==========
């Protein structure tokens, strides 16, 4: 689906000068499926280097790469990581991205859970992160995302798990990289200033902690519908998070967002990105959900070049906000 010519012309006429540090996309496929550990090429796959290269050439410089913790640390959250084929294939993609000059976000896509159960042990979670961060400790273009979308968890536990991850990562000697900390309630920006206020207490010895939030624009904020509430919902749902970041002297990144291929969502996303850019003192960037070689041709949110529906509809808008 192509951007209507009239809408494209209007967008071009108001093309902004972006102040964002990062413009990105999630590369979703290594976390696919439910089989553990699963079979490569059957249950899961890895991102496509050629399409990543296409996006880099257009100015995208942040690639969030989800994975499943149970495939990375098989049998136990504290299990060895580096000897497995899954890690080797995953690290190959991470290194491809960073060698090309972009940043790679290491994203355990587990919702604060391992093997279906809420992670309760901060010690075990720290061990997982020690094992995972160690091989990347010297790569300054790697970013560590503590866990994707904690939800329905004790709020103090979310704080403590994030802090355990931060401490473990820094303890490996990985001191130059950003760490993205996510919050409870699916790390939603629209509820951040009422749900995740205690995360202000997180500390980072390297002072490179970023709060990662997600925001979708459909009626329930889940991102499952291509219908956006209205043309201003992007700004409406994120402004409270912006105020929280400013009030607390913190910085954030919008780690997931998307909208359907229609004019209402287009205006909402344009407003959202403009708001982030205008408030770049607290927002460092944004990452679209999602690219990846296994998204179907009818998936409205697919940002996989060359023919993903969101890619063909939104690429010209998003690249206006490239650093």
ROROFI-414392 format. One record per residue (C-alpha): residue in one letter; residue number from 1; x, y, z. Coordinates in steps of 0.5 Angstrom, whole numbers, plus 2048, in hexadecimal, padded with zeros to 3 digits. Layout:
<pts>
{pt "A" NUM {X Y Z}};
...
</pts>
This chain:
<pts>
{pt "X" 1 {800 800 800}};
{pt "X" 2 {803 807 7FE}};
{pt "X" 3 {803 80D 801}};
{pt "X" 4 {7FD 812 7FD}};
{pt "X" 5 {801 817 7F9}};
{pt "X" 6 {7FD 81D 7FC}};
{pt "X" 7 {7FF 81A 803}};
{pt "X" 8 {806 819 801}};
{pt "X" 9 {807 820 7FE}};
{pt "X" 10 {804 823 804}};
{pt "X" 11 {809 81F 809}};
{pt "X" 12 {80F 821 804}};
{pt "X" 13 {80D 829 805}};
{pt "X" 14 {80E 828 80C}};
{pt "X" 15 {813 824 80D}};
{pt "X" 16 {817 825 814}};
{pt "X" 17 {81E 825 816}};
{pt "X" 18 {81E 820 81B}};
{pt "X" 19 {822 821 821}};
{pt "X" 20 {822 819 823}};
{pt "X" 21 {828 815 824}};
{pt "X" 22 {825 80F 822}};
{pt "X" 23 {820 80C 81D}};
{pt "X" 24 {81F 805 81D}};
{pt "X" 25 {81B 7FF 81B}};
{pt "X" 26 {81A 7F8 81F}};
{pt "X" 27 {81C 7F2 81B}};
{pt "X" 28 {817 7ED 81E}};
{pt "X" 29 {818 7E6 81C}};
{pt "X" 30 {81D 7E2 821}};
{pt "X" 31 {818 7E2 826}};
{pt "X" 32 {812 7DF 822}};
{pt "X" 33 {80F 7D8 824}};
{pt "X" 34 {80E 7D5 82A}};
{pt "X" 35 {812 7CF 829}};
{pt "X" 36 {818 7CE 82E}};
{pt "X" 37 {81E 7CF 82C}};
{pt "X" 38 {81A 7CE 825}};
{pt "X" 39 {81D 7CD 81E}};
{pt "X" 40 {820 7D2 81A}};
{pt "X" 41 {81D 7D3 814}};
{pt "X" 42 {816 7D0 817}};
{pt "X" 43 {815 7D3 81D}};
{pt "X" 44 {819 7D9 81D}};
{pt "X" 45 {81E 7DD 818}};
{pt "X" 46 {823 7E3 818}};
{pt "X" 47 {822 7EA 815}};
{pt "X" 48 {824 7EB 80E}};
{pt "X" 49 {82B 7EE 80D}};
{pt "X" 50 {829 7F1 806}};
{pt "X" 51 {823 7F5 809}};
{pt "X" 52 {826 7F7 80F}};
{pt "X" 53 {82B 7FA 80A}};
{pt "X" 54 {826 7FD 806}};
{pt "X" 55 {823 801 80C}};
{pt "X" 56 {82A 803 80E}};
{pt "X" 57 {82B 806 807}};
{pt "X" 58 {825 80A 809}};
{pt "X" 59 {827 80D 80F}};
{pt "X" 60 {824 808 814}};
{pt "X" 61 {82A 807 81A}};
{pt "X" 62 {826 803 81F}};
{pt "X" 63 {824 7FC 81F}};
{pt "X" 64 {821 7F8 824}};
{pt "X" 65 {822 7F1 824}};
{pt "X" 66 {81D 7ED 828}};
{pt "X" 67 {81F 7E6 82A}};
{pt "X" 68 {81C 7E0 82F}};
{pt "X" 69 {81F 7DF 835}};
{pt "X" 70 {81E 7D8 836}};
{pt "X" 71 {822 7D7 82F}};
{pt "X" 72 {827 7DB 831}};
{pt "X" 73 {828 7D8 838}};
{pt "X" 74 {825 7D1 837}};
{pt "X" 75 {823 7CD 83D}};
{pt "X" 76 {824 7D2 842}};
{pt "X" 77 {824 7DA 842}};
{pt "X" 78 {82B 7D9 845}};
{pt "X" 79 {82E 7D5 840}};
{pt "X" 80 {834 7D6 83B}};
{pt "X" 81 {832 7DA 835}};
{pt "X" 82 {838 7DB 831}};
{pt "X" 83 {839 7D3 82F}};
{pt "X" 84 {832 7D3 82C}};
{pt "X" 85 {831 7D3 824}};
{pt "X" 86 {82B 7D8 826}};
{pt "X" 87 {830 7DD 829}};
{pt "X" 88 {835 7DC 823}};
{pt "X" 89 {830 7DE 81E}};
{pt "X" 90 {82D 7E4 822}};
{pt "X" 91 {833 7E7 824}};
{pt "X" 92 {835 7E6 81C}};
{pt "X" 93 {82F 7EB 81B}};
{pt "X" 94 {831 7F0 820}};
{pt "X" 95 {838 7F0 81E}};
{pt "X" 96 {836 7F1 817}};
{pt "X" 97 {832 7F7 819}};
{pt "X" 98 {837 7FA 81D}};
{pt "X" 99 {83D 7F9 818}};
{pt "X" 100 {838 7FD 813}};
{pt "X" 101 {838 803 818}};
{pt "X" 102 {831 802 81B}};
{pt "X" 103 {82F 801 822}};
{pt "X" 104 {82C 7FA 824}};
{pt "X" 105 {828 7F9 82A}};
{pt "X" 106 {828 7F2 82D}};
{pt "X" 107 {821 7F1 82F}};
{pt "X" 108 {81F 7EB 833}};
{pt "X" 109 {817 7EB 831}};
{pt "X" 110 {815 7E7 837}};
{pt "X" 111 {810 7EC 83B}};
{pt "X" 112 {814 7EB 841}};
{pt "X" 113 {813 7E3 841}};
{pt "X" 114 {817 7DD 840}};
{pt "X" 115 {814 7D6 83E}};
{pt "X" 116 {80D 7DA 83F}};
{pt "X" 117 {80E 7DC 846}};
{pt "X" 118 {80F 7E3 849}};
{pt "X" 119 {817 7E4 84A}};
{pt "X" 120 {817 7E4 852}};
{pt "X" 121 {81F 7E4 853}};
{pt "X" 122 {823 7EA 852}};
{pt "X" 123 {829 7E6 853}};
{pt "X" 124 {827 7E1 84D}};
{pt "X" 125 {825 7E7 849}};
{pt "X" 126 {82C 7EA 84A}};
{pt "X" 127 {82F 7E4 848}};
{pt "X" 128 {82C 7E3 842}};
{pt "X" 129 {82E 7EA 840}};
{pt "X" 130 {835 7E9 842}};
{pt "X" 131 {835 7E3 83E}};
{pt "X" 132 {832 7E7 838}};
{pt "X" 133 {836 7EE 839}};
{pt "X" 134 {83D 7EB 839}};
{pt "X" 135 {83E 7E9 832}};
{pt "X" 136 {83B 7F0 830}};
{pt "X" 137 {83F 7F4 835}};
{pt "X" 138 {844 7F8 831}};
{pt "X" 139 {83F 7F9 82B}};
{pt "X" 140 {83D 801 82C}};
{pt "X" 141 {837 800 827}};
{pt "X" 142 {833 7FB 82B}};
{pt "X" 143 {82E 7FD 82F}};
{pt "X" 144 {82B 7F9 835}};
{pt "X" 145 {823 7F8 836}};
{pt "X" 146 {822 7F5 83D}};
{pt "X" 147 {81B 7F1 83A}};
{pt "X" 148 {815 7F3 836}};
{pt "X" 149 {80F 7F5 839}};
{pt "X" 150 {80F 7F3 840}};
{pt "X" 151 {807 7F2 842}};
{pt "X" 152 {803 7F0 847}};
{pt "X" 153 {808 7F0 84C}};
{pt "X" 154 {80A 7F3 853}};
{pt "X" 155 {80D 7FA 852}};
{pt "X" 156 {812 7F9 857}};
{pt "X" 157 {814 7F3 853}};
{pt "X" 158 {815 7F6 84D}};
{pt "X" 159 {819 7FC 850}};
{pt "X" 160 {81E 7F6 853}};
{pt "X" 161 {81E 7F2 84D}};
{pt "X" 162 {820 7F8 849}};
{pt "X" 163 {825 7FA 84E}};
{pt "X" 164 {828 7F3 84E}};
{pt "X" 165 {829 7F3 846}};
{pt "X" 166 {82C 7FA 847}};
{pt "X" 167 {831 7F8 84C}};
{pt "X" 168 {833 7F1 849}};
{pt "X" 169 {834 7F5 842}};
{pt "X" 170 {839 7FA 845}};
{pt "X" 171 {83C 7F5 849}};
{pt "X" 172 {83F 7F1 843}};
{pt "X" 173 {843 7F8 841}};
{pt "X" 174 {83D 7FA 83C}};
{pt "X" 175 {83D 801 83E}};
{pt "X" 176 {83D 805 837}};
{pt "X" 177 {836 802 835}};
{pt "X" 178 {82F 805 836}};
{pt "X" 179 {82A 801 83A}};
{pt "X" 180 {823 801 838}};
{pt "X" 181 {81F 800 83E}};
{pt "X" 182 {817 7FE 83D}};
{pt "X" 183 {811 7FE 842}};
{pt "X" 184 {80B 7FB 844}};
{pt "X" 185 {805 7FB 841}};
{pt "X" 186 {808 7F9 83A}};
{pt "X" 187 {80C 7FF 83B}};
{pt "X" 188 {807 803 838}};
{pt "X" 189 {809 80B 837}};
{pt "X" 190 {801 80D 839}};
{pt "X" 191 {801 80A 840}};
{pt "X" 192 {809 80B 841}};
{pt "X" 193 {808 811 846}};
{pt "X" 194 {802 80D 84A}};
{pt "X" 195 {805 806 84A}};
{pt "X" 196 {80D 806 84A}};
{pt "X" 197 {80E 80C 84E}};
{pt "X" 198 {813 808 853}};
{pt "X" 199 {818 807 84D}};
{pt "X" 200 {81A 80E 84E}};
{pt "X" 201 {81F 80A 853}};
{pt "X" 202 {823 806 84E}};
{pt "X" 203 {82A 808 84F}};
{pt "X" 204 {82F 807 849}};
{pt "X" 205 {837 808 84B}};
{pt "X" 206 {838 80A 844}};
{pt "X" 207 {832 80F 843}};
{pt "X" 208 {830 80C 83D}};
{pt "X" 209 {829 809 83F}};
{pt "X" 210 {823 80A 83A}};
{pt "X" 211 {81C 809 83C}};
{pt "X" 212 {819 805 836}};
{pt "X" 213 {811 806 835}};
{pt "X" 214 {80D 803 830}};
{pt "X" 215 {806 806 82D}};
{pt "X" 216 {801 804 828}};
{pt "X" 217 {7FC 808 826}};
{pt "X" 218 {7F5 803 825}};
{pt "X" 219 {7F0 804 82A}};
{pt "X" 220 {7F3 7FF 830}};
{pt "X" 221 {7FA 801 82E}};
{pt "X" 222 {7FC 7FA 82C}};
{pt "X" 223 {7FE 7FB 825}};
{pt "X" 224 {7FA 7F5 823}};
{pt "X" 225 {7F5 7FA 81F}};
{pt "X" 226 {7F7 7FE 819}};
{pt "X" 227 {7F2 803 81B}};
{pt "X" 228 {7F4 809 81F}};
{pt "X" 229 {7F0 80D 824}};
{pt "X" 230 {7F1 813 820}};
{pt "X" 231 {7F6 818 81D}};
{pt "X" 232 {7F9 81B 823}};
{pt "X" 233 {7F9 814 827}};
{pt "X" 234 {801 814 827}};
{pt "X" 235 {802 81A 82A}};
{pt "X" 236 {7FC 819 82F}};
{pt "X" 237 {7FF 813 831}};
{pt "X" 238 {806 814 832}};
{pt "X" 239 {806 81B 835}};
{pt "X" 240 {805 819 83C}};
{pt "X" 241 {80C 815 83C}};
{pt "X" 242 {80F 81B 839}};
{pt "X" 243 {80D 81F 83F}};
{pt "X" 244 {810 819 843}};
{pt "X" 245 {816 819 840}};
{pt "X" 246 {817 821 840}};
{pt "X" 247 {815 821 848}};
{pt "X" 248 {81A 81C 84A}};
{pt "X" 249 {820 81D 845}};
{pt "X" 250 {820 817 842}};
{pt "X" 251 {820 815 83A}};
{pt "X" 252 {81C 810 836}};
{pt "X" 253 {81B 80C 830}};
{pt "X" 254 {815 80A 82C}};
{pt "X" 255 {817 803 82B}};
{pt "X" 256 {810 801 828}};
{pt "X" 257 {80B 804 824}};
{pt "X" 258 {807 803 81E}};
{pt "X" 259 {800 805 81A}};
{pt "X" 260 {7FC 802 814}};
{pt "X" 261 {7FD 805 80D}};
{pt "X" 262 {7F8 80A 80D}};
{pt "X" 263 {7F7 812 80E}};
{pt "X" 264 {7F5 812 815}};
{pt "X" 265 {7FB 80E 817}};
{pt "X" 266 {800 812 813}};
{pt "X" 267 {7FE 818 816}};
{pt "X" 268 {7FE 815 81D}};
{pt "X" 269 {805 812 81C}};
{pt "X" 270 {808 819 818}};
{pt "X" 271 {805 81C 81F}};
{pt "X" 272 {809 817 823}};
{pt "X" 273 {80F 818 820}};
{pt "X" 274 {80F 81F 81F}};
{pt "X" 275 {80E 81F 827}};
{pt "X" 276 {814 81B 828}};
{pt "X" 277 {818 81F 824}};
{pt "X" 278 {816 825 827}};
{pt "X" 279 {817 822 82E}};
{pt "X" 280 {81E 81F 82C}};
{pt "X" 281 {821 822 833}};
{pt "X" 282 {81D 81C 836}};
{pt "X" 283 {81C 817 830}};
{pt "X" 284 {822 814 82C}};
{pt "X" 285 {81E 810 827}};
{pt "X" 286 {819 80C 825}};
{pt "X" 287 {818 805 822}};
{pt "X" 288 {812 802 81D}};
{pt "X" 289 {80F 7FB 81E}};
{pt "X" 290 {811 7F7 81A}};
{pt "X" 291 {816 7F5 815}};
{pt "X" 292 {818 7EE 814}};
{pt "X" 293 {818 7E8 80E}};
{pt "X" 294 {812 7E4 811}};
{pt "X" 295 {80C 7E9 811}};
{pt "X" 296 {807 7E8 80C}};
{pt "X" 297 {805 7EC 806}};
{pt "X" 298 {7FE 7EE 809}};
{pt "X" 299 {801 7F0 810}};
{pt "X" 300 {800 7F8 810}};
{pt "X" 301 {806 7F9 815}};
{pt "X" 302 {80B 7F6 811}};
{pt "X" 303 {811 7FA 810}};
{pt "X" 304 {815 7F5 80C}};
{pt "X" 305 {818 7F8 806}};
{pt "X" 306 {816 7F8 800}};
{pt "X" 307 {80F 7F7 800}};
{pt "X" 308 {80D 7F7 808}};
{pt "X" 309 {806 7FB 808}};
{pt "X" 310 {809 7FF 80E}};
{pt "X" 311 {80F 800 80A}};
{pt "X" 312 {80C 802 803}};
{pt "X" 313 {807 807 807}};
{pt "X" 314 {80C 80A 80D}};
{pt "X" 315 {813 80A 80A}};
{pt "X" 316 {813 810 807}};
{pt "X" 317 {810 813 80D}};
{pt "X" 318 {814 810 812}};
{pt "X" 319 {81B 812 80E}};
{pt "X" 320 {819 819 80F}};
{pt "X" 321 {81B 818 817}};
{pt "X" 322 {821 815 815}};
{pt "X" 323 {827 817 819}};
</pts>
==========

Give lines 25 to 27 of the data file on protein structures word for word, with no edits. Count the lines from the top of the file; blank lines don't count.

{pt "X" 17 {81E 825 816}};
{pt "X" 18 {81E 820 81B}};
{pt "X" 19 {822 821 821}};